Daimler and the disappearing emails

keyboard delete

On today's show, we'll talk to the authors of an anxiety-inducing series of emails.

A lot of us go on vacation and set our email to auto-reply, but that still means we spend hours wading through hundreds of emails when we return. Well, car and truckmaker Daimler is giving its employees in Germany a new vacation option: auto delete.

About 100,000 Daimler employees can choose to have their incoming email permanently obliterated while on vacation.

Inbox Zero.

“To bring good input into the company you need also to rest and you need breaks," says Daimler spokesman Oliver Wihofszki. He says employees should return to work motivated and with a fresh spirit, so they "don’t have to think,‘Oh my God, I have to read 576 emails.'"

Instead, those 576 emails disappear. Their senders get a cheery notice with an emergency contact and the sign-off: "I appreciate your understanding!"

Here's the suggested auto-reply that Daimler employees in Germany can use:

Important Information: I’m using “Mail on Holiday”. Until DD.MM.YY your e-mails will be deleted.

In urgent cases please contact surname name, Tel. +49 XXXX-XX-XXXXX, surname.name@daimler.com

Thank you!

 “Mail on Holiday” is a Life-Balance offer at Daimler.

If you want me to read this e-mail personally, please be kind enough to send me the information after DD.MM.YY.
I appreciate your understanding!

Now, Daimler also has a plant in Tuscaloosa. But Wharton School management professor Peter Cappelli says auto-delete would be hard to pull off in America, with its always-on mentality.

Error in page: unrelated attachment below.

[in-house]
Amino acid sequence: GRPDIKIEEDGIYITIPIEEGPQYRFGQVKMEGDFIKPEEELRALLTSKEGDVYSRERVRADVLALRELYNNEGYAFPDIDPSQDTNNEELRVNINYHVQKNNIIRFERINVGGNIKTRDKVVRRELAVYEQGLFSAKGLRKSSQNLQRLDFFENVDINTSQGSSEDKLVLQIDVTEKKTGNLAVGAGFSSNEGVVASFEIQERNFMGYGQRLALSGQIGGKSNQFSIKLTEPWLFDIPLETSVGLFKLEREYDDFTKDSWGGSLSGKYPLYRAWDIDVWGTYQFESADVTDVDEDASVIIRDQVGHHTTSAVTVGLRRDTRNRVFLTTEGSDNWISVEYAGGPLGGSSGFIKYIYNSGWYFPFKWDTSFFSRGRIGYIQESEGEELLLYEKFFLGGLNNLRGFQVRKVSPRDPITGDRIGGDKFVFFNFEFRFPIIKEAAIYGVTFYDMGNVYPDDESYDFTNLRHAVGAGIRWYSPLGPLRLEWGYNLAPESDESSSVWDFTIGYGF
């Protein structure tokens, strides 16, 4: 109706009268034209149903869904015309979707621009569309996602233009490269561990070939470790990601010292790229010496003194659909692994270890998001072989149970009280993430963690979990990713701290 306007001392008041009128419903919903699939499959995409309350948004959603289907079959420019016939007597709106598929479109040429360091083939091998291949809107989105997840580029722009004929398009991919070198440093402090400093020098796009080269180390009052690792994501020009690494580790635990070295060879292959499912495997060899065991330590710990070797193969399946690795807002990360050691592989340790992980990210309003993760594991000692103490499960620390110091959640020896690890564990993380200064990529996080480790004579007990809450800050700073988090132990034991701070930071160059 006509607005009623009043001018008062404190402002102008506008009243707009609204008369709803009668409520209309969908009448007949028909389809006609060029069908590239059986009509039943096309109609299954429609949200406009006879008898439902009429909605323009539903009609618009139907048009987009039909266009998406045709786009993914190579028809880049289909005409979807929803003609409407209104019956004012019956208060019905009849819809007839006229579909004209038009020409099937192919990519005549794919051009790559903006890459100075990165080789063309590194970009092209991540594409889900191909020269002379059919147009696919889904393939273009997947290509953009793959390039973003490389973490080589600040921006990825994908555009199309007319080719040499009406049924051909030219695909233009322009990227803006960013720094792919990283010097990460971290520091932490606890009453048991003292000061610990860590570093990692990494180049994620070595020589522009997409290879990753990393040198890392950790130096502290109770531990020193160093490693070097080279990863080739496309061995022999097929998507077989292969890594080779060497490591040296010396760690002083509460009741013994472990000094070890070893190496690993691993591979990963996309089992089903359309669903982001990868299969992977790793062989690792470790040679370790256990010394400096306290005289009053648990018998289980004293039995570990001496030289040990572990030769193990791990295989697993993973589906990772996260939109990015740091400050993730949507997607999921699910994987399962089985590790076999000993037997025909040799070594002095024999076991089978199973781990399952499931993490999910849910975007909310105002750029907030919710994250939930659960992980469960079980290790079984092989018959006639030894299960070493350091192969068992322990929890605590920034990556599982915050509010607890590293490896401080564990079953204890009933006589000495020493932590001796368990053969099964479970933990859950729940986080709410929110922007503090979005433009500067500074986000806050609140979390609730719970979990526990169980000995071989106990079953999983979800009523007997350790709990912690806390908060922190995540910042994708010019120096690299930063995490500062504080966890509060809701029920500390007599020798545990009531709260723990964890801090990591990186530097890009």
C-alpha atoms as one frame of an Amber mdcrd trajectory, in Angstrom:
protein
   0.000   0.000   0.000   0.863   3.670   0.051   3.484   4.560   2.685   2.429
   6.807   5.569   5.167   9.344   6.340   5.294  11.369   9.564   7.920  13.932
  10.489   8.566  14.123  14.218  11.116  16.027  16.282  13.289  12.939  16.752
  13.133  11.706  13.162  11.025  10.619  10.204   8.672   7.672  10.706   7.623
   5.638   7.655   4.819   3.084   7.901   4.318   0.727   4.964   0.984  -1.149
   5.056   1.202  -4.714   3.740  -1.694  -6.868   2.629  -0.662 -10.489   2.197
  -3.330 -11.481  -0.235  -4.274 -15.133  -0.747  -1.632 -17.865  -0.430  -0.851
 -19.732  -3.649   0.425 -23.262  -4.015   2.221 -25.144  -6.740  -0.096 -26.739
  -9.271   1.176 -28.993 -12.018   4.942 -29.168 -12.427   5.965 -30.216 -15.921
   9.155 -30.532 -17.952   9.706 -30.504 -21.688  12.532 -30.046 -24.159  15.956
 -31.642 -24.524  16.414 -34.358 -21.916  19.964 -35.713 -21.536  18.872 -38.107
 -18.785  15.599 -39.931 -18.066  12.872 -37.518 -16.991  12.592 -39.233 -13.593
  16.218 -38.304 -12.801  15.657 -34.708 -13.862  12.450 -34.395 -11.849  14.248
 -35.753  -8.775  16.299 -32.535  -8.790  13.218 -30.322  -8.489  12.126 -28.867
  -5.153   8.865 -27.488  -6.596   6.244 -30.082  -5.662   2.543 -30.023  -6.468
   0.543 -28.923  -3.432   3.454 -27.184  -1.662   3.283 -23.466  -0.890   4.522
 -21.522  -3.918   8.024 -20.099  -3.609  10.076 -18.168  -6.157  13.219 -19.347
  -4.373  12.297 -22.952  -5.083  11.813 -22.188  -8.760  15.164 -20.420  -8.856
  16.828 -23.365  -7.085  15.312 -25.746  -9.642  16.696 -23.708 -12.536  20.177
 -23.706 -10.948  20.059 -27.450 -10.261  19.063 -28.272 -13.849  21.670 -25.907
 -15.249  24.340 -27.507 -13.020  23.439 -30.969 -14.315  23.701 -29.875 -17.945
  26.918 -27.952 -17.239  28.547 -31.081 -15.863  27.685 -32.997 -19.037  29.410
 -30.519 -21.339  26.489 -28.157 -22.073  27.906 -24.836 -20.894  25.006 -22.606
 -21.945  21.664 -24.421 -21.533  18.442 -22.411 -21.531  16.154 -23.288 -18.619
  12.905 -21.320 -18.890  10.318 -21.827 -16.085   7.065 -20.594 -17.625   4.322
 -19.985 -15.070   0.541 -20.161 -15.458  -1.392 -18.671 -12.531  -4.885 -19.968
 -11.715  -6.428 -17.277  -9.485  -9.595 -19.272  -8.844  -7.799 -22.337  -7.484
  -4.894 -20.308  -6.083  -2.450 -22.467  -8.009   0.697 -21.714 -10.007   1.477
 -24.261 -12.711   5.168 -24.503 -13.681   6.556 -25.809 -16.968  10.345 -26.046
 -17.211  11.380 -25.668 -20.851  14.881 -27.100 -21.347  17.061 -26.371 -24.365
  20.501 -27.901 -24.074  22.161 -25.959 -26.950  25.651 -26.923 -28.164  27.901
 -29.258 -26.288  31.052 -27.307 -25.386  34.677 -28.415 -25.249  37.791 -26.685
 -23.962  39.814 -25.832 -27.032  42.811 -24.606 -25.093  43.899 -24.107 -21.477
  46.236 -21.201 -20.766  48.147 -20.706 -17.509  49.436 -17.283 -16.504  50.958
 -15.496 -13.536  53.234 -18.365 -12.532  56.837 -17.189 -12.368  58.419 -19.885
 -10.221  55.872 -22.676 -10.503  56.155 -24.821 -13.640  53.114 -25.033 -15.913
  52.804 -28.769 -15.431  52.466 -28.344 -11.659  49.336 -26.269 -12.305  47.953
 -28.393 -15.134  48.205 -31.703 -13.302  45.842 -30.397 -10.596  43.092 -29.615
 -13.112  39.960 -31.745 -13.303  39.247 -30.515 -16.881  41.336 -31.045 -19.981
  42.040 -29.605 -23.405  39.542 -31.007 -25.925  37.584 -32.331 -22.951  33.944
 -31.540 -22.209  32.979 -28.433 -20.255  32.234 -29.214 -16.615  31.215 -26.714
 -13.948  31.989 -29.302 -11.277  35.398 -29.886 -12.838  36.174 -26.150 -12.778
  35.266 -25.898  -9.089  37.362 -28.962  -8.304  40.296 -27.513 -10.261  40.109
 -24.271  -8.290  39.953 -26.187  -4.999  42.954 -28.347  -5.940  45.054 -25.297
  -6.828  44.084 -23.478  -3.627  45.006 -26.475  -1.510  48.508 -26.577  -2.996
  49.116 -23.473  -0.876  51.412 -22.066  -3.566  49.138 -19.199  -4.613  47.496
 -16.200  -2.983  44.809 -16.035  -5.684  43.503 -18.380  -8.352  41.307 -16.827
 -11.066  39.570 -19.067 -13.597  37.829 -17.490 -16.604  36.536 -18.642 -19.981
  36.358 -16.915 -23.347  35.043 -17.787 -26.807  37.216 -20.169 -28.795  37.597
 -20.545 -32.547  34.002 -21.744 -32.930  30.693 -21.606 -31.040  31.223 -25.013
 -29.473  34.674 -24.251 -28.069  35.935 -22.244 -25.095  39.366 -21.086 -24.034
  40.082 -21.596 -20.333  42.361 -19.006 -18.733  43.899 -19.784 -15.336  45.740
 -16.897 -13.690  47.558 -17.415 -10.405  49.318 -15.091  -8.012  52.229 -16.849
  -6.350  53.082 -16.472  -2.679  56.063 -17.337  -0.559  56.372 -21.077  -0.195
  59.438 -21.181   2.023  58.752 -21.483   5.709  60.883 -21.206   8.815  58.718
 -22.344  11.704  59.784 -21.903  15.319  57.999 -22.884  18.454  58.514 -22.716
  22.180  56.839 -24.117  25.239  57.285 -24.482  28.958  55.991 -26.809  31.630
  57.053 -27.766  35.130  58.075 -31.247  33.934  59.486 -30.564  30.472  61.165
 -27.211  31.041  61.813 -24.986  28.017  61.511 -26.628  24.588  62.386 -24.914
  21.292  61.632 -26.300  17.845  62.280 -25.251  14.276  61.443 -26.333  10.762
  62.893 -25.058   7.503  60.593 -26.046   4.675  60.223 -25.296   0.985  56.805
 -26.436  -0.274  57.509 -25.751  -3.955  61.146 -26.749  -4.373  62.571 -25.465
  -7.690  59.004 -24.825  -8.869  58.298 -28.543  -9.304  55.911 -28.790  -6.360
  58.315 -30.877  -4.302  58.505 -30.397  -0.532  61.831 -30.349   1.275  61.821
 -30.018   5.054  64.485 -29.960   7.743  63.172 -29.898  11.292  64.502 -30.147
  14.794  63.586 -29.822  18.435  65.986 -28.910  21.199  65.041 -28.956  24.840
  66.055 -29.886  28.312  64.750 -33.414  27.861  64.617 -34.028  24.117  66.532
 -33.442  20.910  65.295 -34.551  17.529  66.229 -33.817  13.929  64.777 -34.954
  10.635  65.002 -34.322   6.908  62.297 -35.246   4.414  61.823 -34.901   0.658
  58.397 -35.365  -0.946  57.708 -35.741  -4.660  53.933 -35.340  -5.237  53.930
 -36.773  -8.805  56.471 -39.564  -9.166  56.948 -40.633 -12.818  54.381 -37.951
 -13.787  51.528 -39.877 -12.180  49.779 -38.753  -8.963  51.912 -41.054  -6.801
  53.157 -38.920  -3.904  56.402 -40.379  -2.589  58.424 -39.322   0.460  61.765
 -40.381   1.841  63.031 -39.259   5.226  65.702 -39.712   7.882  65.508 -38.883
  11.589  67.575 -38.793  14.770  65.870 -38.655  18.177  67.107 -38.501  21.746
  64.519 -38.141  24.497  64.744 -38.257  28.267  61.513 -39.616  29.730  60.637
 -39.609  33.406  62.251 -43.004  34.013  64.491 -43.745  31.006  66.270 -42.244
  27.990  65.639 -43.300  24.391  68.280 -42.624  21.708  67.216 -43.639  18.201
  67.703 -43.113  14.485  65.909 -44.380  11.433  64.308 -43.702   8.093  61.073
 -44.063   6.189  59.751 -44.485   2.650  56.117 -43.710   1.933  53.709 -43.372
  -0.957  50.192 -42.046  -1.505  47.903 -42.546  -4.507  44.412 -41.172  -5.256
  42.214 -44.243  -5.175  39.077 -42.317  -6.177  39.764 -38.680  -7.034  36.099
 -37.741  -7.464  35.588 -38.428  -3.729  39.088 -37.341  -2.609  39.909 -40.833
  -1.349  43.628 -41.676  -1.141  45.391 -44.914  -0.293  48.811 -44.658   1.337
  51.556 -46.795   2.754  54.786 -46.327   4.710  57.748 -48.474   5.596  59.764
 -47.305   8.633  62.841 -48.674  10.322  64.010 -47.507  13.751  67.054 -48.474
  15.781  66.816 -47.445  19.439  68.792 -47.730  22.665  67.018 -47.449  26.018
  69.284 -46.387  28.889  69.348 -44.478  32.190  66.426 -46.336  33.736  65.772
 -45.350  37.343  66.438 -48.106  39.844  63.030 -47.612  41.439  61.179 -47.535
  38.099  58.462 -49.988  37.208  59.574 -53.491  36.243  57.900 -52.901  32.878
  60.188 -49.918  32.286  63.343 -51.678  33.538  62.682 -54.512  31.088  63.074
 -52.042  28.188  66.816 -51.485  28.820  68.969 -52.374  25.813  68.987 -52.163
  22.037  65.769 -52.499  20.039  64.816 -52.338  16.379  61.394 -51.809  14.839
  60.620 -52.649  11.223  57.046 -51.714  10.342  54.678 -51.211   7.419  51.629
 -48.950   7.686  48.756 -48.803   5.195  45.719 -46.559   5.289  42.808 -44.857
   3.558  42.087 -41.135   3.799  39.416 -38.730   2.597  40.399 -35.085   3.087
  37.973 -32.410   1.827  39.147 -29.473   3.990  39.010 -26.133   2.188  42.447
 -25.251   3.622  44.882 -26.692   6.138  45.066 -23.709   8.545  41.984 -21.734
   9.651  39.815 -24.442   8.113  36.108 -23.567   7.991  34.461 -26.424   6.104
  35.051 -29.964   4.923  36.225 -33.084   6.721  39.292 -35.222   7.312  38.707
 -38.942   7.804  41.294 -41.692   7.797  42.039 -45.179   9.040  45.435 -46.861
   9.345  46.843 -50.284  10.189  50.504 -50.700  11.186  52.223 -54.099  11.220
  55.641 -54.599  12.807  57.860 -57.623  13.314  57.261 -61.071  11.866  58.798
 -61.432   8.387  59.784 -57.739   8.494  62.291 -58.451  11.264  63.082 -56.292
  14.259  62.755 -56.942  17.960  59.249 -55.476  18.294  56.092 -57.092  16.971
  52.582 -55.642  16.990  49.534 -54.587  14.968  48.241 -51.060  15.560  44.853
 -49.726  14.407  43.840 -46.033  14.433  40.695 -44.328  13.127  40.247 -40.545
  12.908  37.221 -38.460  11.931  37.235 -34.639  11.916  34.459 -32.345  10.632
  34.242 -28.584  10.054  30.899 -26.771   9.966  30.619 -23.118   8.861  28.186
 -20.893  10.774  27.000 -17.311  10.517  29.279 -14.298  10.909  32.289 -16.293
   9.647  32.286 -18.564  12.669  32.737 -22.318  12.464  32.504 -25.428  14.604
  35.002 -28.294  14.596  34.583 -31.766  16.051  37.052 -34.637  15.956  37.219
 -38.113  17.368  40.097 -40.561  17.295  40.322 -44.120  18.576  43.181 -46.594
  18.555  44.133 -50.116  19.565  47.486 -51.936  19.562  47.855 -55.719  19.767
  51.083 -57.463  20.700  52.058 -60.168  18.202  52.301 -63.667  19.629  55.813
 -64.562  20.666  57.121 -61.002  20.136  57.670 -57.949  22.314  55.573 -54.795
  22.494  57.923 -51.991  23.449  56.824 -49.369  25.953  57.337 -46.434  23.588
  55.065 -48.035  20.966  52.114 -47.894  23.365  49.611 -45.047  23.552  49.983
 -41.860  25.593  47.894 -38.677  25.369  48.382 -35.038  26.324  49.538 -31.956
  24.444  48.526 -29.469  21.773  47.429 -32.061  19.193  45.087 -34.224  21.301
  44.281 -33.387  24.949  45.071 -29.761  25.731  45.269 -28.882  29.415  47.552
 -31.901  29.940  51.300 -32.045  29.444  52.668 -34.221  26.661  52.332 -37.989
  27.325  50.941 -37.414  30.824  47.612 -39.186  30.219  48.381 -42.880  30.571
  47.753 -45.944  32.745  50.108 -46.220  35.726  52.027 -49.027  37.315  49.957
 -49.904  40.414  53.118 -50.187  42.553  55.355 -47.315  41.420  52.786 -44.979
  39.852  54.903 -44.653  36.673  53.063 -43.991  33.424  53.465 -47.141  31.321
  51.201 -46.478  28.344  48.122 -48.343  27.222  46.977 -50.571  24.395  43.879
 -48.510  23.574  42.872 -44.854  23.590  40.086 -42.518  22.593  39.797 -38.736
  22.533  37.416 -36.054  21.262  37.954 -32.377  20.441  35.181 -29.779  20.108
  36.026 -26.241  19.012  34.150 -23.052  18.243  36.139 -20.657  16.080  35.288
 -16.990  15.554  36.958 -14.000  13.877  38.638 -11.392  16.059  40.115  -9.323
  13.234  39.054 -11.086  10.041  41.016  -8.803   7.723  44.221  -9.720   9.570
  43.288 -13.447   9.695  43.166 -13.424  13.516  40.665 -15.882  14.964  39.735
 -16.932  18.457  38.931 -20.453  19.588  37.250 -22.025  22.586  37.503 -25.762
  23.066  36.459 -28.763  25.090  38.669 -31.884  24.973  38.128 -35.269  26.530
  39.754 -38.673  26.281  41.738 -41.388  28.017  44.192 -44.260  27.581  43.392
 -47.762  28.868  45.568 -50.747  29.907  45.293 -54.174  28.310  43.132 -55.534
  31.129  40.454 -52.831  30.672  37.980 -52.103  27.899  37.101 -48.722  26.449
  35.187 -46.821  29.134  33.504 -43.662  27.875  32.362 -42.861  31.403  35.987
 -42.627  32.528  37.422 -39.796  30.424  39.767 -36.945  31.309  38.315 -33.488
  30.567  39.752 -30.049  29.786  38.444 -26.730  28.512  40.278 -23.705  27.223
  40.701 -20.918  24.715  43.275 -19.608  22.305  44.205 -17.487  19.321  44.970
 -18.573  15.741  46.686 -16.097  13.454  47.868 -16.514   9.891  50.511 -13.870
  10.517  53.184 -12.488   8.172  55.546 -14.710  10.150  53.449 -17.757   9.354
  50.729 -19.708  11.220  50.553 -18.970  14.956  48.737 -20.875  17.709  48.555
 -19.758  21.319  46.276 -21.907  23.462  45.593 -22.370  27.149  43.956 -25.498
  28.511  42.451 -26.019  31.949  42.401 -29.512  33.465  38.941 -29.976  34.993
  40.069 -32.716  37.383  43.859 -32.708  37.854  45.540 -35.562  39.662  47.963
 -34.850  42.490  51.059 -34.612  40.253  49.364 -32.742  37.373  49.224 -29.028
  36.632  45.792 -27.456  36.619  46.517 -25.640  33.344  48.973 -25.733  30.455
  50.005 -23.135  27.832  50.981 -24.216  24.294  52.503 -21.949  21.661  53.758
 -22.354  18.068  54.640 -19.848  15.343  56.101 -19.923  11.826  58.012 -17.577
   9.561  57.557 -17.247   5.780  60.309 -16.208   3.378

“I would do it,” he says, “but that’s partly because not very many people actually need to talk to me.”

He says in the academic world, a footnote crisis does not mean imminent doom.

If you’re a company deleting email, however, you have to be sure your customers and vendors actually write to your emergency contact, so you don’t lose business.

Peter Cappelli says that means vendors might have to change the way they work.

“But it’s tricky to change the way you work for one out of your 100 clients,” he adds.

David Baggett created an app called Inky that helps manage email, not delete it. He says if you delegate email from one human to another, “then you still have a scaling issue. You still have another person that has to scale to a thousand messages a day potentially.”

Still, Daimler is forging ahead. The company piloted its “Mail on Holiday” program last year and says it doesn’t monitor which employees use it.

About the author

Kate Davidson is a regular contributor to Marketplace.


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